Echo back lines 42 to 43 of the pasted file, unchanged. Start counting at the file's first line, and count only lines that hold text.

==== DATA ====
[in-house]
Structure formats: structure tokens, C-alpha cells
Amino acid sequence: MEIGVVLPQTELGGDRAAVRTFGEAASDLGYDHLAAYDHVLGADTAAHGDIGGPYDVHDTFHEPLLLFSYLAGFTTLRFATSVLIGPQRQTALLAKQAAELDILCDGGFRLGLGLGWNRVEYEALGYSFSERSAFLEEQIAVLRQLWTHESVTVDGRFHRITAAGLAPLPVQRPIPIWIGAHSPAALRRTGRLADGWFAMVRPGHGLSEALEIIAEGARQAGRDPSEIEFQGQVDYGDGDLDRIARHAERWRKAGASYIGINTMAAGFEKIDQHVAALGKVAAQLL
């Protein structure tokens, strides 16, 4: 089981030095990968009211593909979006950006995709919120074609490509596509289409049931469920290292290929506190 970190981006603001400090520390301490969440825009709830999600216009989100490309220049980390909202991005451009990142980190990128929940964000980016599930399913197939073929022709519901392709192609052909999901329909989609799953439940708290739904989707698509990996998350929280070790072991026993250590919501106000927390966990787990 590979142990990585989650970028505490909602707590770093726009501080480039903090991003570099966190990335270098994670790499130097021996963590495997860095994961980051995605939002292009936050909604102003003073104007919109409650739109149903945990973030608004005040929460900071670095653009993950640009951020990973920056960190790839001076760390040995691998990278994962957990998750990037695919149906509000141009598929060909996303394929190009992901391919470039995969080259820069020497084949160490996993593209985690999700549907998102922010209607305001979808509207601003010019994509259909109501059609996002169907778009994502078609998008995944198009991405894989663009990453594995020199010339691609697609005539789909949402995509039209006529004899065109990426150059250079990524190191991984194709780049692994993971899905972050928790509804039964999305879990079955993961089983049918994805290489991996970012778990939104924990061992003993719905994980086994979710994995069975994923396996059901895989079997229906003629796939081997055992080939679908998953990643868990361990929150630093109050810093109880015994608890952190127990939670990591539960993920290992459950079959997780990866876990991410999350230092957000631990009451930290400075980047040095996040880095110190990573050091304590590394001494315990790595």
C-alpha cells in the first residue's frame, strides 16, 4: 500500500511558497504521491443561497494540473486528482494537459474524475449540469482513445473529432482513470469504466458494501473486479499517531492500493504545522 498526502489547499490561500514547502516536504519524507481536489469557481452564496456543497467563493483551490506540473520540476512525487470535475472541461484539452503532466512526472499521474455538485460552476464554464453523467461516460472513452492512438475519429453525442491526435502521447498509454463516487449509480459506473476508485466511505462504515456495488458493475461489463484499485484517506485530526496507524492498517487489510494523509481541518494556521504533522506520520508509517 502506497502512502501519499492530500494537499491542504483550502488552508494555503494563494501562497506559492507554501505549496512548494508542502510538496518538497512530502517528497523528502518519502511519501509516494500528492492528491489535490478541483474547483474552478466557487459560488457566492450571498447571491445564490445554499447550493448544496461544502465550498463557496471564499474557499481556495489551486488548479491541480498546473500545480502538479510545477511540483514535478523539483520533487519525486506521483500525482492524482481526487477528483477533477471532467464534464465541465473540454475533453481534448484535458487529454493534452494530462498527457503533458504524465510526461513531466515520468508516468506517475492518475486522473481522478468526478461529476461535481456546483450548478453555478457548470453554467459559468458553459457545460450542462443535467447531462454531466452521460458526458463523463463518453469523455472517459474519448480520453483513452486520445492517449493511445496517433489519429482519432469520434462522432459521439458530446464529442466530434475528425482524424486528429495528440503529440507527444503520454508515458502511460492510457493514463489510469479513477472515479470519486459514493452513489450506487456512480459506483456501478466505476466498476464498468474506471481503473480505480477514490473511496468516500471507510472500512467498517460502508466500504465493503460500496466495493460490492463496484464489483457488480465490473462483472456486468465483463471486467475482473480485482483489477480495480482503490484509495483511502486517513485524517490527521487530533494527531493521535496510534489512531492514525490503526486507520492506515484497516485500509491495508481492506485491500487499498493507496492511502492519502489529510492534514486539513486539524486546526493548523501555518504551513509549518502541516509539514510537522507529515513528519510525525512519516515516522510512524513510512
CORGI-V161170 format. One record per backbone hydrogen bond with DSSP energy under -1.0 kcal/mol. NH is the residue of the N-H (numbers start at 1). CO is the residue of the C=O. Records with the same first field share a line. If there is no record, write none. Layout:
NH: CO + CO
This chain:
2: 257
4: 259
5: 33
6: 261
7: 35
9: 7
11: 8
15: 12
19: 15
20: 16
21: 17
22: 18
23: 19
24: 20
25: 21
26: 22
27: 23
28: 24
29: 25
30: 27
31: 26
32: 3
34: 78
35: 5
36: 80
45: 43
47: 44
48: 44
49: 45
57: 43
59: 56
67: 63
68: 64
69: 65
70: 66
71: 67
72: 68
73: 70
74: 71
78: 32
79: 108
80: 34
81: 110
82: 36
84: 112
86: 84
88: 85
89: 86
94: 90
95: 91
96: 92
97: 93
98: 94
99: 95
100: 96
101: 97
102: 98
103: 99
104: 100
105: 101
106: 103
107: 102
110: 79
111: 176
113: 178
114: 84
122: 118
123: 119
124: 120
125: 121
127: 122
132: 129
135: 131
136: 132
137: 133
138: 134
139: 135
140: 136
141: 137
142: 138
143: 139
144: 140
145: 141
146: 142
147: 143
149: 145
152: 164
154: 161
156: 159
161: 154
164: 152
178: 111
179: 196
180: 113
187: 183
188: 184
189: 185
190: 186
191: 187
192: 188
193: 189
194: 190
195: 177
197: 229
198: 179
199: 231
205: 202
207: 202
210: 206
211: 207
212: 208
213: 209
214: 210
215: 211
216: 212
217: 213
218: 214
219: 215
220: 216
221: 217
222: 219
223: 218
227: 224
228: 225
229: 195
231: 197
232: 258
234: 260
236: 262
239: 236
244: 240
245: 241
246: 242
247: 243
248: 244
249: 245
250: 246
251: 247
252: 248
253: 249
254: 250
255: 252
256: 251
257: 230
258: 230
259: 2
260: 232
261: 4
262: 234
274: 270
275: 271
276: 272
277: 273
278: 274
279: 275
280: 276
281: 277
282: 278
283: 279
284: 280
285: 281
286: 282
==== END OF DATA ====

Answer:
69: 65
70: 66